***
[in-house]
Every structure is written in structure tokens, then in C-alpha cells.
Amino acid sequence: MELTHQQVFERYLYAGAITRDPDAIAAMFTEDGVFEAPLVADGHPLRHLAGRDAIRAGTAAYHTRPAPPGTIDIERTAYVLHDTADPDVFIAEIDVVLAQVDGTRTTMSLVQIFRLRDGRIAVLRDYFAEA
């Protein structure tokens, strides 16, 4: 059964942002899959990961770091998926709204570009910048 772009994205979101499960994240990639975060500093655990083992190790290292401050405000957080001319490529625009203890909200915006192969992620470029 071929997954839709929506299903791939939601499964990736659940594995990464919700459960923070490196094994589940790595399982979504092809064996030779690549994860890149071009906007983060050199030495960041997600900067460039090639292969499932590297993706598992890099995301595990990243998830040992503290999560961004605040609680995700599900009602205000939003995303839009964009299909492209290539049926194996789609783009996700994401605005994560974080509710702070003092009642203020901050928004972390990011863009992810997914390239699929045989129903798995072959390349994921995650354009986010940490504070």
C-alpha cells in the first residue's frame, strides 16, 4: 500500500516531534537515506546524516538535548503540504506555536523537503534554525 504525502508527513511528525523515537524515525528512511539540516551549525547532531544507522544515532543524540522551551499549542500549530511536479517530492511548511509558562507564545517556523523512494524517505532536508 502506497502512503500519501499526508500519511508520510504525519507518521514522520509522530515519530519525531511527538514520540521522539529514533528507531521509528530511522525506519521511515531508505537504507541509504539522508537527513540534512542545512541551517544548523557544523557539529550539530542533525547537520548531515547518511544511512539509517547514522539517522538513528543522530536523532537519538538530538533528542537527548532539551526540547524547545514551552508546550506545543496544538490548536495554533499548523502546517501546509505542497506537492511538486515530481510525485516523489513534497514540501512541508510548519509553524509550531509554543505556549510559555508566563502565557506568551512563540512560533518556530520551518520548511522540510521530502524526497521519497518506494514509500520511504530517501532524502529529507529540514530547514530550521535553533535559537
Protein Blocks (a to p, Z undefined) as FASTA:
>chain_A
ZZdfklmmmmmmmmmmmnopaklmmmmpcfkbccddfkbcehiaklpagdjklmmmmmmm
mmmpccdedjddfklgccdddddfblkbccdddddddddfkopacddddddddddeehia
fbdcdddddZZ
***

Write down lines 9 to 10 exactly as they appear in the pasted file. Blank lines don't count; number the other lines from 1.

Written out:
mmmpccdedjddfklgccdddddfblkbccdddddddddfkopacddddddddddeehia
fbdcdddddZZ